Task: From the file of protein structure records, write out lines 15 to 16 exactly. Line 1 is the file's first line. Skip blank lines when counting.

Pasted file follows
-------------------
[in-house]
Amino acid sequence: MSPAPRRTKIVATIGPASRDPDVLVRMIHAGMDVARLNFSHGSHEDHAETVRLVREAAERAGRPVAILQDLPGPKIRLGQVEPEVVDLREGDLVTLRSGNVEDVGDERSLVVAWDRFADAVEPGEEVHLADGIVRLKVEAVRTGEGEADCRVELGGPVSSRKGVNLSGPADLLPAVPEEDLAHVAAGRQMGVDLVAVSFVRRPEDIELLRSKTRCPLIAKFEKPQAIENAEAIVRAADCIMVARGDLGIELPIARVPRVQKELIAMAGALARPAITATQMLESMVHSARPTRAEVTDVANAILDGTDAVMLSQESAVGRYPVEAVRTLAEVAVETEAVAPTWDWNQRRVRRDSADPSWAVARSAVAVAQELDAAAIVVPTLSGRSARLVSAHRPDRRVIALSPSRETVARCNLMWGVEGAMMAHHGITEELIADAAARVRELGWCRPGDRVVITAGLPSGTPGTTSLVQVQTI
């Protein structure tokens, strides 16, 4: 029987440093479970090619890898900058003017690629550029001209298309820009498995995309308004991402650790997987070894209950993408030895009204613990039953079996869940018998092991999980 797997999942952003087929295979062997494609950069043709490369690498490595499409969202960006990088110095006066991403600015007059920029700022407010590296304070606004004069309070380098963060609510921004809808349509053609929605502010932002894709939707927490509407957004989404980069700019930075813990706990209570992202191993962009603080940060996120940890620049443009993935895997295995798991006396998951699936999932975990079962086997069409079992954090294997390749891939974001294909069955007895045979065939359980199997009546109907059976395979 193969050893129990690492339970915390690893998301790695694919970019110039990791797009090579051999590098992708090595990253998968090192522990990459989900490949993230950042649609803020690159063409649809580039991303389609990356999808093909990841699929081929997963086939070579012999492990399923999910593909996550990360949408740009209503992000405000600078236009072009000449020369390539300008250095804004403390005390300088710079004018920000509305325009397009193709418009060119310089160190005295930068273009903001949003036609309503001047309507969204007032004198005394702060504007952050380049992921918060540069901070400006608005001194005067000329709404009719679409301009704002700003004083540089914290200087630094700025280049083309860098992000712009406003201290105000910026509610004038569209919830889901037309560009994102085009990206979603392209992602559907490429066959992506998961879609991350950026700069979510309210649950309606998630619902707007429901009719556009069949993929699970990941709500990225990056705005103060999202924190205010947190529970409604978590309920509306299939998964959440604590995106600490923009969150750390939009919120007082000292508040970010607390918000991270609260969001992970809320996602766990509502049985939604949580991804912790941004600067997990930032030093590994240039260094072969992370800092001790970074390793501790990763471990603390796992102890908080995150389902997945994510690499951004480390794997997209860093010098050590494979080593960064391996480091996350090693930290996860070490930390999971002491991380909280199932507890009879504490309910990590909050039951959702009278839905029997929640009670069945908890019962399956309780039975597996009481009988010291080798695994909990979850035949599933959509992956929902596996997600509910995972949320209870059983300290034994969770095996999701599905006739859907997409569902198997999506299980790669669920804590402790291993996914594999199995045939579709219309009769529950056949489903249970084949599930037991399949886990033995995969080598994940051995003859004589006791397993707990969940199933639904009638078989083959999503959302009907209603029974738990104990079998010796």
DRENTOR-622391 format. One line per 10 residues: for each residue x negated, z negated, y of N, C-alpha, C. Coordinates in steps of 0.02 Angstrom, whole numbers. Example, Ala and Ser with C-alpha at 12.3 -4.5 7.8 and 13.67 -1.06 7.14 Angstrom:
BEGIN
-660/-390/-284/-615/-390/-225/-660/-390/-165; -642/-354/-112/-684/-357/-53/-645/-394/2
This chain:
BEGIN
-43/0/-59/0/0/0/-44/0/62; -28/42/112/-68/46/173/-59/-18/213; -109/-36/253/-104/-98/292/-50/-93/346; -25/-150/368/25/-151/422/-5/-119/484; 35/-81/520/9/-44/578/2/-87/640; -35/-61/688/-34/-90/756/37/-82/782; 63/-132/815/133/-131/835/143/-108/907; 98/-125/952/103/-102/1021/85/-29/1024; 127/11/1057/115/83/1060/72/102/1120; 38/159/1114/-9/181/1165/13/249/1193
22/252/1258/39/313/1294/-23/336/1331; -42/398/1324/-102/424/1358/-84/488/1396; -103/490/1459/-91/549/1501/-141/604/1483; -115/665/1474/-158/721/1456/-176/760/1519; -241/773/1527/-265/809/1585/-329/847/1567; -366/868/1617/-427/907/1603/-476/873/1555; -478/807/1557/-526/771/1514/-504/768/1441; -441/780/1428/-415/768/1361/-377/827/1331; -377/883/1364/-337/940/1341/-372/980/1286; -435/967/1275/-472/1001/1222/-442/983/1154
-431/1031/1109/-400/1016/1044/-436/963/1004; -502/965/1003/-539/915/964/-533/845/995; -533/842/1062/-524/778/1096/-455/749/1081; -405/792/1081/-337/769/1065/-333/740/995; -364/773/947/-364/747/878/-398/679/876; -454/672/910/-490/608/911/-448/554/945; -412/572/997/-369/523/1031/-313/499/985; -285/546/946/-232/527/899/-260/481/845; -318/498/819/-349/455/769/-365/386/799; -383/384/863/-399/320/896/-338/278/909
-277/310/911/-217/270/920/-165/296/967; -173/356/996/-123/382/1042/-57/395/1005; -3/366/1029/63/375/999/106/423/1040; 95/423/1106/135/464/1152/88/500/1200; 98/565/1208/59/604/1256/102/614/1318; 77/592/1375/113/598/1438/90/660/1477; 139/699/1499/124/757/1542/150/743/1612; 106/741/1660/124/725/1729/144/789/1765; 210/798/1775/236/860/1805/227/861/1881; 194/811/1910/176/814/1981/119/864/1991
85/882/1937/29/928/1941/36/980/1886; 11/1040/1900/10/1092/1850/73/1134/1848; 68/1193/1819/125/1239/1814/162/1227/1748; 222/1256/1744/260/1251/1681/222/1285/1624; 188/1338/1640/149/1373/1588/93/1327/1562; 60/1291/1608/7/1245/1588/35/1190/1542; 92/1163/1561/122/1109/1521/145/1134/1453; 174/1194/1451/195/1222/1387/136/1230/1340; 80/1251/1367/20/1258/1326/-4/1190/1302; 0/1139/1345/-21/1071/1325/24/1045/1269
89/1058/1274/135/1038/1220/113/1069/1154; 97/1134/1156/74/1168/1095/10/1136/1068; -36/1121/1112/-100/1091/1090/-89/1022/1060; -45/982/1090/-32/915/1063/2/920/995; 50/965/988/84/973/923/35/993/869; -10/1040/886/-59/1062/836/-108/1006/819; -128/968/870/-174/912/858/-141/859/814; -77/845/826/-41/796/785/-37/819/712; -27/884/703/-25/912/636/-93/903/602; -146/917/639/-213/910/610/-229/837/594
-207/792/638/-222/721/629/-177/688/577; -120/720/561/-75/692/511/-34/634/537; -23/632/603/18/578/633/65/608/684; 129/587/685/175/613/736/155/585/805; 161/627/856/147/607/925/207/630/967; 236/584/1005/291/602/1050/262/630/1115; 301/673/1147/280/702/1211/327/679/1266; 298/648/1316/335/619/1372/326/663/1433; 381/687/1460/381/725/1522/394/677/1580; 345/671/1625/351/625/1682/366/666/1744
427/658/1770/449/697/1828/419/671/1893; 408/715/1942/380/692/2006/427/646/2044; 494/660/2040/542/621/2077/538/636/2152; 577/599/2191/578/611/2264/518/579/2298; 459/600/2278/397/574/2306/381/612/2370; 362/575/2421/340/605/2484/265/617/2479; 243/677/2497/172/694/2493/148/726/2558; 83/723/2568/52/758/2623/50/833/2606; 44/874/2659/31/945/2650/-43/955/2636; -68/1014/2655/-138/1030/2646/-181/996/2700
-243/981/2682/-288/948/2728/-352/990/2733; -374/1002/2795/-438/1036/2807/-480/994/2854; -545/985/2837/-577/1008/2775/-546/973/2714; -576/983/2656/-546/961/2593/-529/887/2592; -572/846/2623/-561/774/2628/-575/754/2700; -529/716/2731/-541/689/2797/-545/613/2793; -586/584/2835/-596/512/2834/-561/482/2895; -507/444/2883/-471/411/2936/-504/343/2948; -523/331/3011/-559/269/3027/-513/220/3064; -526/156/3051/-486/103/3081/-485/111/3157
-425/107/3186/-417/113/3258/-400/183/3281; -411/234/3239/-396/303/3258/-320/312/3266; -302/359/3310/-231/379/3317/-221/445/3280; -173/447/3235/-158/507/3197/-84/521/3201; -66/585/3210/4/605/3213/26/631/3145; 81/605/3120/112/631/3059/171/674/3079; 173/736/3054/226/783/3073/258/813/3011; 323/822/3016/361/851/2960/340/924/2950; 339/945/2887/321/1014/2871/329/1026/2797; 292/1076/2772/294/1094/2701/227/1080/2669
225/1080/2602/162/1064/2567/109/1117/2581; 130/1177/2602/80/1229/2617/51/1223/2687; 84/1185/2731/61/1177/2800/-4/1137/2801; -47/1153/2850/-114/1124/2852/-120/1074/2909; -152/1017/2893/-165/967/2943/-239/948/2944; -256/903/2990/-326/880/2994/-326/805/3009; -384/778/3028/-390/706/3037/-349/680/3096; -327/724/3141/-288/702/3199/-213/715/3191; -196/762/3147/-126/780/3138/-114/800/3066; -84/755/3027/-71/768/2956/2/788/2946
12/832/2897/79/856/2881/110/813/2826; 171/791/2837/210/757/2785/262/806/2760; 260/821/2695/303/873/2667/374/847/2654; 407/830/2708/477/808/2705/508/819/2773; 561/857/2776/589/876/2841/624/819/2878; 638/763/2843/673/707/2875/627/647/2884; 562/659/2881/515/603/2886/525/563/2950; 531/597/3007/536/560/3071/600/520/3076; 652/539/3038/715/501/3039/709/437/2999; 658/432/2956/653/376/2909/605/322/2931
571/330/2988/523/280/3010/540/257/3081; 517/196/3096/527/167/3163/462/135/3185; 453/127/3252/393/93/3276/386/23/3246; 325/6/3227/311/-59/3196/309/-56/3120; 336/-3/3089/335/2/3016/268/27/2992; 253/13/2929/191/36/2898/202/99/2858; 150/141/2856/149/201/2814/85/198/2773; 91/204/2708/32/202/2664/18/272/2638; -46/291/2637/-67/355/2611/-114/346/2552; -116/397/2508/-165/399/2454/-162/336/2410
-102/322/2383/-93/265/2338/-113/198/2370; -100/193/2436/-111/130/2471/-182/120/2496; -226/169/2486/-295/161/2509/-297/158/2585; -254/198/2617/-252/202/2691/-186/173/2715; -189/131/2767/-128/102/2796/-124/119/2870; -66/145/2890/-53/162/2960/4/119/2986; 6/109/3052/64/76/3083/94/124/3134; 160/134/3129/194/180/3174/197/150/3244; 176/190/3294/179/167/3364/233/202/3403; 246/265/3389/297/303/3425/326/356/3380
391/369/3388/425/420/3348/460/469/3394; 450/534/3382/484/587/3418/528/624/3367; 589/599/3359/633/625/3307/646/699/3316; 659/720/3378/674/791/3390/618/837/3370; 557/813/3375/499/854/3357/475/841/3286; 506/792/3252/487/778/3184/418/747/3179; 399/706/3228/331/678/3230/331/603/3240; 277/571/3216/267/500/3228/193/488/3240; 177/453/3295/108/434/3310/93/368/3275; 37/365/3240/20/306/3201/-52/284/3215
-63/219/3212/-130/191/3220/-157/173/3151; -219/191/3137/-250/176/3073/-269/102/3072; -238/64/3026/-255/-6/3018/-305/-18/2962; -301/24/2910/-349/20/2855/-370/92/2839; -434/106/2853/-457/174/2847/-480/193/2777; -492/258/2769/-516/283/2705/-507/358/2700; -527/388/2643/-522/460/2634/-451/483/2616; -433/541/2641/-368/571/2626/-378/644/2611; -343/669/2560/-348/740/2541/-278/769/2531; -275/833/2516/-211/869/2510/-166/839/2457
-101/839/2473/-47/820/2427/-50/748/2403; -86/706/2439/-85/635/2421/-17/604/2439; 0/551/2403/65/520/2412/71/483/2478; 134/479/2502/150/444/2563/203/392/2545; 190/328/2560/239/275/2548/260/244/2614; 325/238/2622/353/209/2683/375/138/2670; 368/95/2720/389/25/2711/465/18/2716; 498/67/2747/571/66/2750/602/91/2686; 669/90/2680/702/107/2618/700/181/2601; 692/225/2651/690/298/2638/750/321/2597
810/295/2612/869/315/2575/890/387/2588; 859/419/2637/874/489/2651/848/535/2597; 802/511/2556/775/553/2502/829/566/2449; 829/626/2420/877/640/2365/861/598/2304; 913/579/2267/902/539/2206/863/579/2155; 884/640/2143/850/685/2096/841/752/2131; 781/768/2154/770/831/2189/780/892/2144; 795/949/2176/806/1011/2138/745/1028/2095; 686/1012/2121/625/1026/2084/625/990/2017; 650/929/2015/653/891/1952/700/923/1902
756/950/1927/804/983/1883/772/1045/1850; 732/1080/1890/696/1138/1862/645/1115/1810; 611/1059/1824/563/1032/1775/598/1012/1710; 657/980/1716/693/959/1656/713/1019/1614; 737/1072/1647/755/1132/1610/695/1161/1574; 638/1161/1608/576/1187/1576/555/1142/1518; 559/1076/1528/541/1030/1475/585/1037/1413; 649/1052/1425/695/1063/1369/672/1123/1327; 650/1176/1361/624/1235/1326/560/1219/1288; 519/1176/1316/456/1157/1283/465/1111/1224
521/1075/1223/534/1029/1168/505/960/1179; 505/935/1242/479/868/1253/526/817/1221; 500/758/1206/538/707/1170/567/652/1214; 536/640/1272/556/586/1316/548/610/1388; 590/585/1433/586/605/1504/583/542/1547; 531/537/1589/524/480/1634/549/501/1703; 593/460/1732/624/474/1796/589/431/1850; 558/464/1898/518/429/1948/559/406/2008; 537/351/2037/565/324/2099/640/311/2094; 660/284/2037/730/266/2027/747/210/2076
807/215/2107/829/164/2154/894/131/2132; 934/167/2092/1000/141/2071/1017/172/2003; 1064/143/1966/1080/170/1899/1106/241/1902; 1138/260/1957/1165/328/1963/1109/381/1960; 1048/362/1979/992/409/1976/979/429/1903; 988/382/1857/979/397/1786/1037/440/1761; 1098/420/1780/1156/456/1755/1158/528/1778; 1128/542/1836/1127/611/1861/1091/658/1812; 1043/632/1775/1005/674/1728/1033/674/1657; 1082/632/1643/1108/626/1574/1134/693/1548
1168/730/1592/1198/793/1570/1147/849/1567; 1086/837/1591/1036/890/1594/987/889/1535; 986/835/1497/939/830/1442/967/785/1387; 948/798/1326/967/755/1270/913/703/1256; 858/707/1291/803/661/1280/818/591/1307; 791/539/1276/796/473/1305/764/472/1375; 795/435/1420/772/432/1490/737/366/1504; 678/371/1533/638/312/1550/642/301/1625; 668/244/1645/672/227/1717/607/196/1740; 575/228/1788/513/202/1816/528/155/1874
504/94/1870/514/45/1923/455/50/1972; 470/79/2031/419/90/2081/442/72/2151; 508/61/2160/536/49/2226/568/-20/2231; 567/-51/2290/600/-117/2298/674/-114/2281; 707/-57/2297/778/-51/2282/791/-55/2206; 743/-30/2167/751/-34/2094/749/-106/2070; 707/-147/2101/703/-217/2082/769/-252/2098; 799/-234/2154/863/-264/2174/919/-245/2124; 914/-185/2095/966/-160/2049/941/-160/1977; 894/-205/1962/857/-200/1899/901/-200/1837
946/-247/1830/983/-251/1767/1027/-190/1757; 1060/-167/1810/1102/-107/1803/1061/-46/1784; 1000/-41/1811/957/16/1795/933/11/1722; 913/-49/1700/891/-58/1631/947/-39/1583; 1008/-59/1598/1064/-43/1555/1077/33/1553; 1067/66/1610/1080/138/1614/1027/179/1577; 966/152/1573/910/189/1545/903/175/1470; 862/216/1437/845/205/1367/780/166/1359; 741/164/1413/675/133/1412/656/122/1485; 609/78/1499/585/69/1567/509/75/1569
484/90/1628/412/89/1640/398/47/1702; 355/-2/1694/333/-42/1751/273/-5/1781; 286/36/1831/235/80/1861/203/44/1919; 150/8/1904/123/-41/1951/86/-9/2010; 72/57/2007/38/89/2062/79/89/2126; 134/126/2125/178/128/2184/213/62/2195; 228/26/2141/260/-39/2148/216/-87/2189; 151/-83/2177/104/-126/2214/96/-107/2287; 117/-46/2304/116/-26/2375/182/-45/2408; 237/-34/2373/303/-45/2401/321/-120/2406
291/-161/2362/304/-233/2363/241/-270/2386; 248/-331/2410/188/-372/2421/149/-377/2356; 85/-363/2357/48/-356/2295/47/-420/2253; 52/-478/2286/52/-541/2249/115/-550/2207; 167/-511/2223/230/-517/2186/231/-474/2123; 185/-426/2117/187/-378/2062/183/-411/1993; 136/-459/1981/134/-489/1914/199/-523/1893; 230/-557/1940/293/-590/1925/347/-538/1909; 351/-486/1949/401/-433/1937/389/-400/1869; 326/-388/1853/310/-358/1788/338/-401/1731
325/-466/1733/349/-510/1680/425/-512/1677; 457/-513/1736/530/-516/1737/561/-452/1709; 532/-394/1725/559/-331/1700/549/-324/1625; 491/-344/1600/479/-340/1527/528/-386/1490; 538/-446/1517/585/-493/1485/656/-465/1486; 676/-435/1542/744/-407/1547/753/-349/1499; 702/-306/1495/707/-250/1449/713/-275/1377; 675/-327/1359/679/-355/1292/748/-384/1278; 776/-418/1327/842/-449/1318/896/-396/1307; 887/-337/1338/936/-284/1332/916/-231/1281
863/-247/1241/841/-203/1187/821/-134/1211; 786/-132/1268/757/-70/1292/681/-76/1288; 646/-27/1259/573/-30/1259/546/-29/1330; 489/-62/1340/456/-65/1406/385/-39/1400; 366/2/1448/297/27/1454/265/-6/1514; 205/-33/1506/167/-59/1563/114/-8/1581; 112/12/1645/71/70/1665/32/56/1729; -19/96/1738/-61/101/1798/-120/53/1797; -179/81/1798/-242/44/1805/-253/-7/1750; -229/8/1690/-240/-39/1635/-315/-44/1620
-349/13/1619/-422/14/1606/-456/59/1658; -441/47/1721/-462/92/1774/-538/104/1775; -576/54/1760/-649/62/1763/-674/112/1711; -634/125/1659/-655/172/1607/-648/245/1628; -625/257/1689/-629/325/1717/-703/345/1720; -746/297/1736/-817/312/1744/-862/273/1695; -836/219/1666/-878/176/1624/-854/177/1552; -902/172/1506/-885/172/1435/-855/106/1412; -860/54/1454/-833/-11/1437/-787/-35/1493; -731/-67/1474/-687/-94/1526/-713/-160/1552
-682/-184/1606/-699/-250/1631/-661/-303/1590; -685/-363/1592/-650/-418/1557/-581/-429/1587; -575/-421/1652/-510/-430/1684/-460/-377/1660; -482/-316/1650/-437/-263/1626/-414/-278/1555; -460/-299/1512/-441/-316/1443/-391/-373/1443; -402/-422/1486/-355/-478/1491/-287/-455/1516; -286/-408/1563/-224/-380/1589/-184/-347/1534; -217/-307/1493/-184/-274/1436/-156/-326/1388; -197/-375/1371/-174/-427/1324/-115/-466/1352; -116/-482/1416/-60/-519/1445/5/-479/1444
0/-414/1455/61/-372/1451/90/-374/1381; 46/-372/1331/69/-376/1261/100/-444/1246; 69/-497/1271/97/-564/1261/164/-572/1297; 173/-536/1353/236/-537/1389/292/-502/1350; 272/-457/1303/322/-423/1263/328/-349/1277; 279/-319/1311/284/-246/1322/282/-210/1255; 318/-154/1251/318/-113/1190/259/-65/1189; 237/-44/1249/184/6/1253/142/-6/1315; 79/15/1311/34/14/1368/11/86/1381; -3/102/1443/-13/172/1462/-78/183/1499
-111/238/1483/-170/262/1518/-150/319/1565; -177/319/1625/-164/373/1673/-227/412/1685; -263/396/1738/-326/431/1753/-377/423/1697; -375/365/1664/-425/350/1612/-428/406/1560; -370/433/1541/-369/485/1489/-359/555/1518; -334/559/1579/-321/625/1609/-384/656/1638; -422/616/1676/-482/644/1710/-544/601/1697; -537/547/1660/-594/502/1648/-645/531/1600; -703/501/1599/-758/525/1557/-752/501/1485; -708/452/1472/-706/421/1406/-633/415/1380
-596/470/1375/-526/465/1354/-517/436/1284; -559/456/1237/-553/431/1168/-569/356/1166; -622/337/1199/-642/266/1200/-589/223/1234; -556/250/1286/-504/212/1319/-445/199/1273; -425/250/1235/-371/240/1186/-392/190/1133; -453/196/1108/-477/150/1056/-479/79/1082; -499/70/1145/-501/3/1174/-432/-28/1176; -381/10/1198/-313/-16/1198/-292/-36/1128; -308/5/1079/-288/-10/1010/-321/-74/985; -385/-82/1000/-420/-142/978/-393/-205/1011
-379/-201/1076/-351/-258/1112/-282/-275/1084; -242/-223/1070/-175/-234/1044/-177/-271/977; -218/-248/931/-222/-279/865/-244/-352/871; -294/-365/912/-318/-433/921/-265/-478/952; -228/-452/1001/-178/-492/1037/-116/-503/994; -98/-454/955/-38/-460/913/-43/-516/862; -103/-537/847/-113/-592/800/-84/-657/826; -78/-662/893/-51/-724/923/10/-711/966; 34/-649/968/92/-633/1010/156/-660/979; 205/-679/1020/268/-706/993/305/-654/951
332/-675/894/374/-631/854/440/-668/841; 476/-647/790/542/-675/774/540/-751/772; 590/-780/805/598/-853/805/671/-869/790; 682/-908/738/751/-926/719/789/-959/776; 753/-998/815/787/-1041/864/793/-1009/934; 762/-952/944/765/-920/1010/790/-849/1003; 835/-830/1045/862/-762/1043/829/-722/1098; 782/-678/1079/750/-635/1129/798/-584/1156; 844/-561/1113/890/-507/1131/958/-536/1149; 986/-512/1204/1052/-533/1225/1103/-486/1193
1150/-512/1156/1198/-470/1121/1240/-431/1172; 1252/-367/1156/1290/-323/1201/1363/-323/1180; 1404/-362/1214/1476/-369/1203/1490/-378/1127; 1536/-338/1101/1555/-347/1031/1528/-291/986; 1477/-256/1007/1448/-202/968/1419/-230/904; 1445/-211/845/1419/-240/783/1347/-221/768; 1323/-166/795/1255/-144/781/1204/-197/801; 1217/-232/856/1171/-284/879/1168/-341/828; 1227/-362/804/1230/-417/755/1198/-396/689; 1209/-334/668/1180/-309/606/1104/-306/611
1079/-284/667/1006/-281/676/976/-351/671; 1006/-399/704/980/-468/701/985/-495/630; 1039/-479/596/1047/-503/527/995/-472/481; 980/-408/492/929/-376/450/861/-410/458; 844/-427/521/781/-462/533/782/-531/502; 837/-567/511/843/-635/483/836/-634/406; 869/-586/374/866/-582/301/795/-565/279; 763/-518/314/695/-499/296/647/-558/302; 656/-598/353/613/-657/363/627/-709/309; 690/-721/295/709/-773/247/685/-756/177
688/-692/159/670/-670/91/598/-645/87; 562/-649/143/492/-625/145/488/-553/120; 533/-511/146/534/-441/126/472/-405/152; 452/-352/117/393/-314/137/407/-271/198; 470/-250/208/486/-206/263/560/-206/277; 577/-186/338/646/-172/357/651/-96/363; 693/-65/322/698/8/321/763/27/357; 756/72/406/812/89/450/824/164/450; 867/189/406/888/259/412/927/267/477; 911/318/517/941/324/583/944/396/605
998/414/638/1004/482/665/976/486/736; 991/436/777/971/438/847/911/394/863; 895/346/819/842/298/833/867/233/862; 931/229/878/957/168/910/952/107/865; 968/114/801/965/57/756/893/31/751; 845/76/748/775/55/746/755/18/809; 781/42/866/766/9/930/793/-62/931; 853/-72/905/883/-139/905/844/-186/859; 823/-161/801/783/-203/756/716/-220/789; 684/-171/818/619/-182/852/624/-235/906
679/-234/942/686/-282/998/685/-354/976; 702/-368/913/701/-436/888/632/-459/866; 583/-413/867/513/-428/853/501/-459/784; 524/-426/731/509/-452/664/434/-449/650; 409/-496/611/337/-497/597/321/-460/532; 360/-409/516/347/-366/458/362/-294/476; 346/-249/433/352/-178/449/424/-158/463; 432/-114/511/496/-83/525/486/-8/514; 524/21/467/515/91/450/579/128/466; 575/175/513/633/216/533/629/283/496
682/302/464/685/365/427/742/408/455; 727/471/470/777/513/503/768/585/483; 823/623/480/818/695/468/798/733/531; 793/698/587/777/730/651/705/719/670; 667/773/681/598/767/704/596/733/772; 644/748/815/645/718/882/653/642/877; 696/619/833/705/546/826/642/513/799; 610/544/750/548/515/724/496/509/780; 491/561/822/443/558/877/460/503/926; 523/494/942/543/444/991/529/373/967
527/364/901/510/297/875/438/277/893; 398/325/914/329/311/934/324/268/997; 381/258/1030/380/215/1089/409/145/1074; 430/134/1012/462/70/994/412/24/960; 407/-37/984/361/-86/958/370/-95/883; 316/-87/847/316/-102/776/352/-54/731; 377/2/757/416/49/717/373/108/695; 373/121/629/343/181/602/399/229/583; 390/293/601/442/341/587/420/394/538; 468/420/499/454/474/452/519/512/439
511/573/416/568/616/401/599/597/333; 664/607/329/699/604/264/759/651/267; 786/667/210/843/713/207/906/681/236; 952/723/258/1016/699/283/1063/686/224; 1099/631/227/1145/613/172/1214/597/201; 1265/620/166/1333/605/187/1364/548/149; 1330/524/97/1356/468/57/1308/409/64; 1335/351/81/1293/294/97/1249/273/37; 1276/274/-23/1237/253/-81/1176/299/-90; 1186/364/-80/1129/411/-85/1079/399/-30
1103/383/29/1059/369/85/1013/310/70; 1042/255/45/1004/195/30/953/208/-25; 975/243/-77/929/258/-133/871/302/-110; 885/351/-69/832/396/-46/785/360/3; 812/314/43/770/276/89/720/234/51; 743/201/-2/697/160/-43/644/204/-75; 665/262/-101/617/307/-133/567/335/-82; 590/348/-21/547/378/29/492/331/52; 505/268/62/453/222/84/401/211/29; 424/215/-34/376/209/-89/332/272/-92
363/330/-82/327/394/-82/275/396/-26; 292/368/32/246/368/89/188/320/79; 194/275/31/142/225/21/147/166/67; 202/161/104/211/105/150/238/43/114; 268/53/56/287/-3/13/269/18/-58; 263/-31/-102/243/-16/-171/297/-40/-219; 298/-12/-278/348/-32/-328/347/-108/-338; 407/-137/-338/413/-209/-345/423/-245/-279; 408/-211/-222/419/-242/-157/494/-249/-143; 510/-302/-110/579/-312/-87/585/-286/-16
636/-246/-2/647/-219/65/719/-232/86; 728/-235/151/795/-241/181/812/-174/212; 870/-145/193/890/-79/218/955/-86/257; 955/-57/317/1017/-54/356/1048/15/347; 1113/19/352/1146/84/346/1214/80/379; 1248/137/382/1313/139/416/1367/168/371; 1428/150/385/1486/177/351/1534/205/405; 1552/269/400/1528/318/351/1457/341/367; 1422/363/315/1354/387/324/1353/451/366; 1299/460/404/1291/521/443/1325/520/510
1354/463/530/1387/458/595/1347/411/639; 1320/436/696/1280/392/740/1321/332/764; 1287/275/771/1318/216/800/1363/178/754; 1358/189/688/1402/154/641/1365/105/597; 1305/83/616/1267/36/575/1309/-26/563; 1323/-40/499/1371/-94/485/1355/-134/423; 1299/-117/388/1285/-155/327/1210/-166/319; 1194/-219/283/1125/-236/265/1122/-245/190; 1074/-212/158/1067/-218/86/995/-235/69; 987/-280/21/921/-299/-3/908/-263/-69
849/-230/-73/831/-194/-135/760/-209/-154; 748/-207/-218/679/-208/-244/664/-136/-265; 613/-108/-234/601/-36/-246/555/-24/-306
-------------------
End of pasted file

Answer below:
-207/792/638/-222/721/629/-177/688/577; -120/720/561/-75/692/511/-34/634/537; -23/632/603/18/578/633/65/608/684; 129/587/685/175/613/736/155/585/805; 161/627/856/147/607/925/207/630/967; 236/584/1005/291/602/1050/262/630/1115; 301/673/1147/280/702/1211/327/679/1266; 298/648/1316/335/619/1372/326/663/1433; 381/687/1460/381/725/1522/394/677/1580; 345/671/1625/351/625/1682/366/666/1744
427/658/1770/449/697/1828/419/671/1893; 408/715/1942/380/692/2006/427/646/2044; 494/660/2040/542/621/2077/538/636/2152; 577/599/2191/578/611/2264/518/579/2298; 459/600/2278/397/574/2306/381/612/2370; 362/575/2421/340/605/2484/265/617/2479; 243/677/2497/172/694/2493/148/726/2558; 83/723/2568/52/758/2623/50/833/2606; 44/874/2659/31/945/2650/-43/955/2636; -68/1014/2655/-138/1030/2646/-181/996/2700